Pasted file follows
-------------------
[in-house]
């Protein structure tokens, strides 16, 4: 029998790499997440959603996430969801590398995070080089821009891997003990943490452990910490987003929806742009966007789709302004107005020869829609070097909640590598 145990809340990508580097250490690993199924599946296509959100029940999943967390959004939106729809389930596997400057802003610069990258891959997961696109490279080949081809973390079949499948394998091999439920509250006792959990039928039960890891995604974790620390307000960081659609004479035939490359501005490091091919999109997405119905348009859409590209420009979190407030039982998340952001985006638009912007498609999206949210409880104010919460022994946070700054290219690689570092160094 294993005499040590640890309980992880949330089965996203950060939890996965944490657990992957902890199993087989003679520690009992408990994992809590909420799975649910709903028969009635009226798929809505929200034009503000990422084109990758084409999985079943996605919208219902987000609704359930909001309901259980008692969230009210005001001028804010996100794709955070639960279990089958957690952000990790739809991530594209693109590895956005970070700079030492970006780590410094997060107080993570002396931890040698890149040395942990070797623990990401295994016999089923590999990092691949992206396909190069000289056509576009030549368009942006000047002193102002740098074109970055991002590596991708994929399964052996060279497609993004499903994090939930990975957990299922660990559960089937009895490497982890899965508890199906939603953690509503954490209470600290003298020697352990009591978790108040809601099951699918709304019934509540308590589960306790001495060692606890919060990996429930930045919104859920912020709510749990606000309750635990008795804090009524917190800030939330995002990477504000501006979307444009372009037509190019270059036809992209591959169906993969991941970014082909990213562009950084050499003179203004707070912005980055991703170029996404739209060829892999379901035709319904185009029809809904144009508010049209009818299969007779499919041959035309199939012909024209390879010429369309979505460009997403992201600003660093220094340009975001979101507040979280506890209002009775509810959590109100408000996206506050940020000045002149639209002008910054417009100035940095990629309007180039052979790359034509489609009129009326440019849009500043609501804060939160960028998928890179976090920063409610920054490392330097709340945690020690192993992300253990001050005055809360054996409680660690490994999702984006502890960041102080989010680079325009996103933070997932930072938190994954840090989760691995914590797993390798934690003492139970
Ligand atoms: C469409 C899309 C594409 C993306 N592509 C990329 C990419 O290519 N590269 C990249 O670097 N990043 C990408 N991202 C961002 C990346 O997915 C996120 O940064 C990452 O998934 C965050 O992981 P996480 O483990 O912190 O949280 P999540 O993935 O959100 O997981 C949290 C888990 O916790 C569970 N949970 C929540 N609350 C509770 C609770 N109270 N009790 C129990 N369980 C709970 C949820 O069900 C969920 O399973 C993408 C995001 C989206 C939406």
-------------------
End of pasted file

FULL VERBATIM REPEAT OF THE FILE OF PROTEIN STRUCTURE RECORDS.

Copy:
[in-house]
């Protein structure tokens, strides 16, 4: 029998790499997440959603996430969801590398995070080089821009891997003990943490452990910490987003929806742009966007789709302004107005020869829609070097909640590598 145990809340990508580097250490690993199924599946296509959100029940999943967390959004939106729809389930596997400057802003610069990258891959997961696109490279080949081809973390079949499948394998091999439920509250006792959990039928039960890891995604974790620390307000960081659609004479035939490359501005490091091919999109997405119905348009859409590209420009979190407030039982998340952001985006638009912007498609999206949210409880104010919460022994946070700054290219690689570092160094 294993005499040590640890309980992880949330089965996203950060939890996965944490657990992957902890199993087989003679520690009992408990994992809590909420799975649910709903028969009635009226798929809505929200034009503000990422084109990758084409999985079943996605919208219902987000609704359930909001309901259980008692969230009210005001001028804010996100794709955070639960279990089958957690952000990790739809991530594209693109590895956005970070700079030492970006780590410094997060107080993570002396931890040698890149040395942990070797623990990401295994016999089923590999990092691949992206396909190069000289056509576009030549368009942006000047002193102002740098074109970055991002590596991708994929399964052996060279497609993004499903994090939930990975957990299922660990559960089937009895490497982890899965508890199906939603953690509503954490209470600290003298020697352990009591978790108040809601099951699918709304019934509540308590589960306790001495060692606890919060990996429930930045919104859920912020709510749990606000309750635990008795804090009524917190800030939330995002990477504000501006979307444009372009037509190019270059036809992209591959169906993969991941970014082909990213562009950084050499003179203004707070912005980055991703170029996404739209060829892999379901035709319904185009029809809904144009508010049209009818299969007779499919041959035309199939012909024209390879010429369309979505460009997403992201600003660093220094340009975001979101507040979280506890209002009775509810959590109100408000996206506050940020000045002149639209002008910054417009100035940095990629309007180039052979790359034509489609009129009326440019849009500043609501804060939160960028998928890179976090920063409610920054490392330097709340945690020690192993992300253990001050005055809360054996409680660690490994999702984006502890960041102080989010680079325009996103933070997932930072938190994954840090989760691995914590797993390798934690003492139970
Ligand atoms: C469409 C899309 C594409 C993306 N592509 C990329 C990419 O290519 N590269 C990249 O670097 N990043 C990408 N991202 C961002 C990346 O997915 C996120 O940064 C990452 O998934 C965050 O992981 P996480 O483990 O912190 O949280 P999540 O993935 O959100 O997981 C949290 C888990 O916790 C569970 N949970 C929540 N609350 C509770 C609770 N109270 N009790 C129990 N369980 C709970 C949820 O069900 C969920 O399973 C993408 C995001 C989206 C939406």